Stock market turmoil in China may not necessarily spell calamity for its economy, however it does certainly raise many questions about the ability of its economic and financial policy to succeed.
Rewind back to the 24th August, Black Monday, markets around the world were faltering, panicking, and in a state of crisis. European, American and Asian markets were all down, and commodity prices were back to where they were prior to the 2000s commodity price boom, whilst safe-haven stocks were in steep demand. The cause of this shock; a bursting stock bubble within the Chinese stock market, an act that has deeply affected the perception by financiers around the world that
“China’s authoritarian leaders were the world’s most competent technocrats”
Jamil Anderlini, FT
Problems ahead for the Chinese State economy
Masses of economists are advocates of the theory that the Chinese economy is simply in a stage of correction, as opposed to a “great fall”. Yet it is hard to discount the fact that there are numerous obstacles ahead of the Chinese state, and the success of its economy.
Take the case of global investor confidence. If global investors do not have faith in the policy makers of the largest global economies, it is particularly difficult for the financial plans or reforms to work. This is because in order for a reform plan to trigger the actions that are required for success to follow, the investors must buy-in to it. Furthermore, given the actions of the PBoC (People’s Bank of China) in recent times, there’s very little reason for investors to hold confidence in the institutions ability to create a successful reform plan. The surprising currency devaluation of the 11th of August, alongside the recent contradictory monetary policy, will have only weakened the confidence that financiers hold in the central bank.
Moreover, China has an almighty mess to mop up from before the Black Monday episode even occurred. In 2009 the Chinese State unleashed a substantial stimulus package, when it attempted to suppress the effects of the global financial crisis, by going on a spending spree. The magnitude of this package must not be underestimated as it is believed to have been in the region of RMB4 trillion – or ($586 billion). As a consequence, debt has reached more than 250% of GDP according to data presented in the Economist. Thus there is also a considerable rebalancing act that must occur.
As if China wasn’t already facing a large enough challenge, it too must cope with the statistic that the working age population of the nation is now in decline. Given the fact that the large population size, and growth in population size, are two fundamental reasons why their economy has been able to grow in an almost unprecedented manner, this is a big concern for the Chinese State. Yet this is a problem that cannot be met with an immediate solution for obvious reasons.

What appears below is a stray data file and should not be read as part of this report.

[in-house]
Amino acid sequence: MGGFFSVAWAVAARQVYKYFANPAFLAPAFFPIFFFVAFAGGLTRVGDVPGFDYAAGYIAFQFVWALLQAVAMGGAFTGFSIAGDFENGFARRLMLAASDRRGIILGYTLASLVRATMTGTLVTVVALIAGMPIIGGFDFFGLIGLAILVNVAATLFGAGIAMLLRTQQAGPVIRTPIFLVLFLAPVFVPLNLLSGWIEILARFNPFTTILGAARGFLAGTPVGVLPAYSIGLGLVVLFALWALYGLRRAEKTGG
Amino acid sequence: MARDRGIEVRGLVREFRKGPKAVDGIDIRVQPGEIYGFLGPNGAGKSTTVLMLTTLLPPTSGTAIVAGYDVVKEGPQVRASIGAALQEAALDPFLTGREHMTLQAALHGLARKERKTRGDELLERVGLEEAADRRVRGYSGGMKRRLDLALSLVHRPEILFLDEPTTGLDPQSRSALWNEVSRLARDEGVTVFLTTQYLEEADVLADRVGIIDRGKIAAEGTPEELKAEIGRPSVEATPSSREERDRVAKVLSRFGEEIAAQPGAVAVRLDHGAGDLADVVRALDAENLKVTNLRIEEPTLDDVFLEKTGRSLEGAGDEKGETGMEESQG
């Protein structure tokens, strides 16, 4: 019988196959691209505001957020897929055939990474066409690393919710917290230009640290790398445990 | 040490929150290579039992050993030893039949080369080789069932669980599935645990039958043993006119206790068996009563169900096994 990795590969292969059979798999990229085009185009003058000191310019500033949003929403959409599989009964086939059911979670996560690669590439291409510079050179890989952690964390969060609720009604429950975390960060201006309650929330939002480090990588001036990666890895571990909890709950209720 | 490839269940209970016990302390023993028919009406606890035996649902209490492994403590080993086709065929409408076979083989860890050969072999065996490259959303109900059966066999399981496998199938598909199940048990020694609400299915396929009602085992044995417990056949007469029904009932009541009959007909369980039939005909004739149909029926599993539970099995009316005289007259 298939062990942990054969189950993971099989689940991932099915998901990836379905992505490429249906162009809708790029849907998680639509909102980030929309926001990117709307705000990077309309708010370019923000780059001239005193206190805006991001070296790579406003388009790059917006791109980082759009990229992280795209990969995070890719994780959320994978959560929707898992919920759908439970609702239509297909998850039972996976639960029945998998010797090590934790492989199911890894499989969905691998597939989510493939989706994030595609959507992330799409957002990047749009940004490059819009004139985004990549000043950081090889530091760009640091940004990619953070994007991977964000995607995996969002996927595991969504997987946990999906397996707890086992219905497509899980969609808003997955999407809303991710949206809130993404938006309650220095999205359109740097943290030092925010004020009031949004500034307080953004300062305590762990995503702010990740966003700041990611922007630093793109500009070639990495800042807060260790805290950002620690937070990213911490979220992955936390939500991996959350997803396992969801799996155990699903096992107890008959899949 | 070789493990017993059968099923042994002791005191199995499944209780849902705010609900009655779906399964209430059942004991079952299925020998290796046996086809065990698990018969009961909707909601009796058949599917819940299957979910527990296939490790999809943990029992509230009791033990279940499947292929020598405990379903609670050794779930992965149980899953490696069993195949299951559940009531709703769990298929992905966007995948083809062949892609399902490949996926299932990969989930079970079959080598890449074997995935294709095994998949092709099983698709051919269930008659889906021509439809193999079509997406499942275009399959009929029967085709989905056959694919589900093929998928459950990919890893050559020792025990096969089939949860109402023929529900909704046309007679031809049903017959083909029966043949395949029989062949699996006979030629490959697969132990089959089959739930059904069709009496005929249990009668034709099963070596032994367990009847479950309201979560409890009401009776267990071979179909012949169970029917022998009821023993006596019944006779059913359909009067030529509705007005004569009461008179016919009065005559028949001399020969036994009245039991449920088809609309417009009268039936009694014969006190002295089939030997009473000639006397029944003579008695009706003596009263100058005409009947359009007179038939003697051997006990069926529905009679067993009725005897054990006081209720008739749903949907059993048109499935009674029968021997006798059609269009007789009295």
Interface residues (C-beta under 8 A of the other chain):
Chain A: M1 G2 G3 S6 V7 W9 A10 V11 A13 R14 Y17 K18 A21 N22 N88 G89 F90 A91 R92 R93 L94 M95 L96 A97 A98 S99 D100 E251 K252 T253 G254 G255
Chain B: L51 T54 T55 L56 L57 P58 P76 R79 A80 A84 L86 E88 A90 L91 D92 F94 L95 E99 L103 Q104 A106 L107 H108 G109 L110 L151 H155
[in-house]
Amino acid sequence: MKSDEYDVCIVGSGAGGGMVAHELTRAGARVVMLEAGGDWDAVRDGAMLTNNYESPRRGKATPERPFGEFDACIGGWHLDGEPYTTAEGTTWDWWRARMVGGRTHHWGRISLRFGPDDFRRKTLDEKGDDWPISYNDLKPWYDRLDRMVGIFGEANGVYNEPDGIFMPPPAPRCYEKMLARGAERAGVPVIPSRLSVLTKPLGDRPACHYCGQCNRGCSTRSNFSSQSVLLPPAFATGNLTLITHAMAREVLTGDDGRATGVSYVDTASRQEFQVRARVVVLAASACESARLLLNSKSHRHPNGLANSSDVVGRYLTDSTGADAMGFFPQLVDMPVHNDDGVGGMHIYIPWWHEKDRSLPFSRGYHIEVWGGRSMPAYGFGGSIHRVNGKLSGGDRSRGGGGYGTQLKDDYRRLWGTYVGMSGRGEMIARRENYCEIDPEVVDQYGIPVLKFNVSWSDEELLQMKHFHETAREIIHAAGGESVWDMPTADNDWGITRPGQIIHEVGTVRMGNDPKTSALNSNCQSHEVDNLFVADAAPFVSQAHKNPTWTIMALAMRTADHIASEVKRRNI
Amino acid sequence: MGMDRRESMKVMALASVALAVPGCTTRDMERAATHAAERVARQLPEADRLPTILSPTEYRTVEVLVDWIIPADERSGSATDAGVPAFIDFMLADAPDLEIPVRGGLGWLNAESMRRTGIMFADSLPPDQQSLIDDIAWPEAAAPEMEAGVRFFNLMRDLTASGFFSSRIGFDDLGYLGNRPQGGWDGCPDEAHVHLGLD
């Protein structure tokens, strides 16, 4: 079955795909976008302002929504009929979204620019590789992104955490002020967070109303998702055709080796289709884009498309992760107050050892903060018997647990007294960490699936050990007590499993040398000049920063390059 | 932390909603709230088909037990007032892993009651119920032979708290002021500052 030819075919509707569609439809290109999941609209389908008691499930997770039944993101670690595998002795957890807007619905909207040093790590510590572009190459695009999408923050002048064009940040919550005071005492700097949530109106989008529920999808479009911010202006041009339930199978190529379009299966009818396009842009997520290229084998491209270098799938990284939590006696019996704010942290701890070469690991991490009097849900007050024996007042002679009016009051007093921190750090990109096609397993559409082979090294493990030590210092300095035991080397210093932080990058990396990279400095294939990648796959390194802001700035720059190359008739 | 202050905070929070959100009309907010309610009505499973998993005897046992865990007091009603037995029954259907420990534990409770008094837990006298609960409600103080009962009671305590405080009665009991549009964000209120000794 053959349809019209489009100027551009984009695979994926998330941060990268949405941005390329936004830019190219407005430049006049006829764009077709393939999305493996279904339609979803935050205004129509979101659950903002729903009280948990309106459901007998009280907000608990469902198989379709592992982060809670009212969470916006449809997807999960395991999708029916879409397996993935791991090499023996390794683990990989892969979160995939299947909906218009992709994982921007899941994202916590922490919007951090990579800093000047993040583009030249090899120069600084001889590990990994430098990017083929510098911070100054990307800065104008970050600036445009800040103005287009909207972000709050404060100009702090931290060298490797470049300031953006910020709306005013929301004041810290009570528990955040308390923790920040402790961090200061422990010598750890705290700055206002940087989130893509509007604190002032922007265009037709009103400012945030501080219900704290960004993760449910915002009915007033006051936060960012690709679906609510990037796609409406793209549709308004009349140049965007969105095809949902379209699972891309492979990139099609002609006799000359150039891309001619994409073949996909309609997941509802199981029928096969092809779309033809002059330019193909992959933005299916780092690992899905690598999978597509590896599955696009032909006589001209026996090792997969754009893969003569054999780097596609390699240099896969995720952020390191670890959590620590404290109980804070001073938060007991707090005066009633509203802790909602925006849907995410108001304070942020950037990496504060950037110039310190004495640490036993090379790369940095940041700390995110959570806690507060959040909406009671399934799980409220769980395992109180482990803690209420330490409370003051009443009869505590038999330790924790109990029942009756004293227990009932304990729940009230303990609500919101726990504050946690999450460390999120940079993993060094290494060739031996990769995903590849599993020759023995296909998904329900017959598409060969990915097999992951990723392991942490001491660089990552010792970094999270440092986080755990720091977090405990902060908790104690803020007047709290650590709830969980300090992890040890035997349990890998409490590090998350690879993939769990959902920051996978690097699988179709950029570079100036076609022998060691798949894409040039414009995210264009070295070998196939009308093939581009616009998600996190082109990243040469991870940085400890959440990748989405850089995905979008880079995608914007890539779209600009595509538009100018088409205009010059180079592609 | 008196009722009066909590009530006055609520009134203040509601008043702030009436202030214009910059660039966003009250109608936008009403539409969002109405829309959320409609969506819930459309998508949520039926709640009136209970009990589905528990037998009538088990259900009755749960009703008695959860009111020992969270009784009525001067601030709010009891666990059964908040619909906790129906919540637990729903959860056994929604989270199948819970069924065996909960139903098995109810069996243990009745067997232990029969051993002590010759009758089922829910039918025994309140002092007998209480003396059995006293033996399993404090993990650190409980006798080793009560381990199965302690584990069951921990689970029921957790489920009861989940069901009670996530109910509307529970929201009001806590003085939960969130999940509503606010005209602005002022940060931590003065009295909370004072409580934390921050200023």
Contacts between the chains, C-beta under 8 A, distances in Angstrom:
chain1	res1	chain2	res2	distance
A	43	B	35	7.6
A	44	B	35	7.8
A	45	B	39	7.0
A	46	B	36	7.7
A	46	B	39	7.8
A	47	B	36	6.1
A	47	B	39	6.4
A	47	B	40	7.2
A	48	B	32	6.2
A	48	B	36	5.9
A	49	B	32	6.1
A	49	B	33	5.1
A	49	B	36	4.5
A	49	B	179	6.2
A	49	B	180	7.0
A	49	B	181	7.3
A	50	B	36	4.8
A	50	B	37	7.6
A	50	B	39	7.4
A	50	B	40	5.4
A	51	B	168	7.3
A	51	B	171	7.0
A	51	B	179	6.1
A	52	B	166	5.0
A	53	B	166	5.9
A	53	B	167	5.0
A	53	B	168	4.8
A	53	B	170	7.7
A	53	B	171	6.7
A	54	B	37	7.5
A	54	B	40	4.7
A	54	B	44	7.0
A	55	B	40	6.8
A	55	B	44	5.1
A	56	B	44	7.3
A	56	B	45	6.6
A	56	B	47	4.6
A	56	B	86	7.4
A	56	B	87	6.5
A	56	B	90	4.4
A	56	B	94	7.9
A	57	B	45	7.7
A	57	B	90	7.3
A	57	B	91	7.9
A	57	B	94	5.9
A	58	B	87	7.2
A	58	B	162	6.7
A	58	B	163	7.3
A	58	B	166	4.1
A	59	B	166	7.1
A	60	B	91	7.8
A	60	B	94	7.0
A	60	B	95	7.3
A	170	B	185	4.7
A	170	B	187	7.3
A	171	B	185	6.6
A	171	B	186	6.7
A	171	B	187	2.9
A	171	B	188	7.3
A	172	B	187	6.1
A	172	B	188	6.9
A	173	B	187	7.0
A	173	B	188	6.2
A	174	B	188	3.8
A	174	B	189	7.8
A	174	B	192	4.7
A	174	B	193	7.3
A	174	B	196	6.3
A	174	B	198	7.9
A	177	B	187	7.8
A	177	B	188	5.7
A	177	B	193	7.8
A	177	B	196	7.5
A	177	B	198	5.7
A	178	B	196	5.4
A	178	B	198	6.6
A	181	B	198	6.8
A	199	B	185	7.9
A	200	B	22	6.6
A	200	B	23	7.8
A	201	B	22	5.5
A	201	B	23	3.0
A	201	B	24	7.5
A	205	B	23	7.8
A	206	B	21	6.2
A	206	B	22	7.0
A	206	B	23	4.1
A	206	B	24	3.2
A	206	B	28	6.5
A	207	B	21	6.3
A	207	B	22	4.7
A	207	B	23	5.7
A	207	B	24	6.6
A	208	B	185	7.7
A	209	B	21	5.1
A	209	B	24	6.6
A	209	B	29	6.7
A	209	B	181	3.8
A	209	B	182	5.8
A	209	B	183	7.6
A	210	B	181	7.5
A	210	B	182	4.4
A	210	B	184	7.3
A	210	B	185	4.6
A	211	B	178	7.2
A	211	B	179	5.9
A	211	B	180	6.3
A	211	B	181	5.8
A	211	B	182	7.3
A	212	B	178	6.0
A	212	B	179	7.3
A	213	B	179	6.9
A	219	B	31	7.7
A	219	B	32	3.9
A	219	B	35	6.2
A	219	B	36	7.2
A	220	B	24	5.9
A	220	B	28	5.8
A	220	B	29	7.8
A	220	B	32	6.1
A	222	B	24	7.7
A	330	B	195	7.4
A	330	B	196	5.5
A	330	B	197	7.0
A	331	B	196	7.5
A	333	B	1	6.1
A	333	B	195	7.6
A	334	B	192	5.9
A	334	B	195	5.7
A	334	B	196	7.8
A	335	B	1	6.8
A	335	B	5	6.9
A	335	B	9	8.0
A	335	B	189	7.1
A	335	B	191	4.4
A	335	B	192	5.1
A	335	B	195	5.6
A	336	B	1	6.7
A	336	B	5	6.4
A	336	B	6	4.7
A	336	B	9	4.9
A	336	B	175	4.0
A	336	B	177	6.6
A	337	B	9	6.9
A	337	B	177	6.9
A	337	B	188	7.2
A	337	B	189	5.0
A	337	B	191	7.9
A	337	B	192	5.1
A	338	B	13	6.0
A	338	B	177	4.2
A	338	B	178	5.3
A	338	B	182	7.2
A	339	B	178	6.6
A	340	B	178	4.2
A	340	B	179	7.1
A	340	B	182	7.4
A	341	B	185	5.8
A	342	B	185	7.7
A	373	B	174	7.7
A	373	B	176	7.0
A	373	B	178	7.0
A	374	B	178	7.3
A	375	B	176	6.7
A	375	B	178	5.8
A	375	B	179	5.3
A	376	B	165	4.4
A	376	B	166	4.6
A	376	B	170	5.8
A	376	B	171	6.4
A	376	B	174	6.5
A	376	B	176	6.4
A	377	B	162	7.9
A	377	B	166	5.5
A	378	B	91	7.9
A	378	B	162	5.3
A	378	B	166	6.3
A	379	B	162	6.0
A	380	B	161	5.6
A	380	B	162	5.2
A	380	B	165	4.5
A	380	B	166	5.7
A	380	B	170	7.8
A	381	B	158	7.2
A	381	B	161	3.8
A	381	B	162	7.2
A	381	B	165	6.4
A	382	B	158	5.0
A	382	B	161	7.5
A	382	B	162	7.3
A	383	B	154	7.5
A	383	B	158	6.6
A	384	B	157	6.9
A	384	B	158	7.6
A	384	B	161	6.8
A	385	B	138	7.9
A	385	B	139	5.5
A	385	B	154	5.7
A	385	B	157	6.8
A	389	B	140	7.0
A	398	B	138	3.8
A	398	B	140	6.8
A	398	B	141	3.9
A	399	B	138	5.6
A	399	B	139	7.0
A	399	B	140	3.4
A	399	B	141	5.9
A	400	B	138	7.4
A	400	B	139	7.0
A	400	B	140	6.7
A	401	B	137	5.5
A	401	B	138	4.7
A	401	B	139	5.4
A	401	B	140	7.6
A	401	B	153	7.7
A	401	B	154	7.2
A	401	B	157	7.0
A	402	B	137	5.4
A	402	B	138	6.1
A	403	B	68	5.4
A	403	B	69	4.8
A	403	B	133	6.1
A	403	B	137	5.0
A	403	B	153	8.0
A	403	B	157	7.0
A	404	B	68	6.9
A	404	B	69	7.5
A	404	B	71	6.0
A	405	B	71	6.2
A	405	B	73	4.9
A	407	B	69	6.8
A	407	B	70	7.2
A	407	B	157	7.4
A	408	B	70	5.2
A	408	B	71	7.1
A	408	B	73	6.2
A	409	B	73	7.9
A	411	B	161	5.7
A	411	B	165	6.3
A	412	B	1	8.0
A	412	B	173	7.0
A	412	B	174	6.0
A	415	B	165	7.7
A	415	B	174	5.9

Evidently therefore, there are numerous headaches ahead for the Chinese authoritarian leaders. But what are the possible steps they can take in the impending weeks and months?
Immediate response by the PBoC
Stephen Ma, head of greater China equities at BMO Global Asset Management declared,
“Real interest rates have been very high in China, (so) they should focus on cutting interest rates or the RRR (reserve requirement ratio), that should improve consumption and corporate earnings”
However, the People’s Bank of China already cut its benchmark lending rate 4 times between November 2014 and June 2015, with virtually no success. This can be seen in the Caixin flash manufacturing purchasing managers’ index (PMI), a significant indicator of China’s manufacturing sector, dropping in August 2015 to its lowest point since 2009. Despite this lack of success, many economists expected another round of interest rate cuts to come, and this arrived on the 25th August, with the rate dropping to 4.6 percent. Alongside this reduction in the base rate came a reduction in the RRR too.
An important question
Jamil Anderlini proposes the argument in the FT Big Read on China that if the Chinese were in considerable economic bother, the Premier and President would’ve been more proactive in calming the markets than they were. Instead, they were focusing their attention on crushing the followers of the Dalai Lama, and developing China’s 3D printing industry.
Yet if the Chinese were in fact on course to achieve the target 7 percent growth this year, it doesn’t make sense that they engaged in a surprise devaluation of the Yuan, and cut interest rates, does it? Gordon Chang, author of ‘The Coming Collapse of China,’ reports that
“China could be in the world’s greatest depression and they would still report 7%”
This raises a series of very significant questions. Is the outside world being made blind of the economic and financial situation within China? Maybe. Is this for the moment a temporary solution from the PBoC? Maybe. But can this blow over without a calamitous effect occurring on the economic and financial world as a whole? No. China is set to become the largest economy in the world imminently, so to think a depression in such a nation can be suppressed to relieve the rest of the financial and economic world is not only naive, but also almost certainly impossible.